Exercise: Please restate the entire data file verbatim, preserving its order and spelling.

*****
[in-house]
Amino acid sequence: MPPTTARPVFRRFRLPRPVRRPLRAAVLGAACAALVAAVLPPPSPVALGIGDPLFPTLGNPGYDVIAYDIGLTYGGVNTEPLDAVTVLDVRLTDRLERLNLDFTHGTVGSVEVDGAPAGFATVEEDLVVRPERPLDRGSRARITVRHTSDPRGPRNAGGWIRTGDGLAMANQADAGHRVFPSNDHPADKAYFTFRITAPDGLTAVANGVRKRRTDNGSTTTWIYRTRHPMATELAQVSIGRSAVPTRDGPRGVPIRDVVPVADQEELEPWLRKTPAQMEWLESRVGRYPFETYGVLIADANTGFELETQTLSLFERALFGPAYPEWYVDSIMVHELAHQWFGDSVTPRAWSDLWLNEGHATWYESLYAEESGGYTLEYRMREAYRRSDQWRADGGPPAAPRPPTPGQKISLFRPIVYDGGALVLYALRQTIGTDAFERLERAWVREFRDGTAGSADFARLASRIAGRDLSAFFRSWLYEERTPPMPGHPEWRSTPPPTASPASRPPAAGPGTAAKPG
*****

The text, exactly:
[in-house]
Amino acid sequence: MPPTTARPVFRRFRLPRPVRRPLRAAVLGAACAALVAAVLPPPSPVALGIGDPLFPTLGNPGYDVIAYDIGLTYGGVNTEPLDAVTVLDVRLTDRLERLNLDFTHGTVGSVEVDGAPAGFATVEEDLVVRPERPLDRGSRARITVRHTSDPRGPRNAGGWIRTGDGLAMANQADAGHRVFPSNDHPADKAYFTFRITAPDGLTAVANGVRKRRTDNGSTTTWIYRTRHPMATELAQVSIGRSAVPTRDGPRGVPIRDVVPVADQEELEPWLRKTPAQMEWLESRVGRYPFETYGVLIADANTGFELETQTLSLFERALFGPAYPEWYVDSIMVHELAHQWFGDSVTPRAWSDLWLNEGHATWYESLYAEESGGYTLEYRMREAYRRSDQWRADGGPPAAPRPPTPGQKISLFRPIVYDGGALVLYALRQTIGTDAFERLERAWVREFRDGTAGSADFARLASRIAGRDLSAFFRSWLYEERTPPMPGHPEWRSTPPPTASPASRPPAAGPGTAAKPG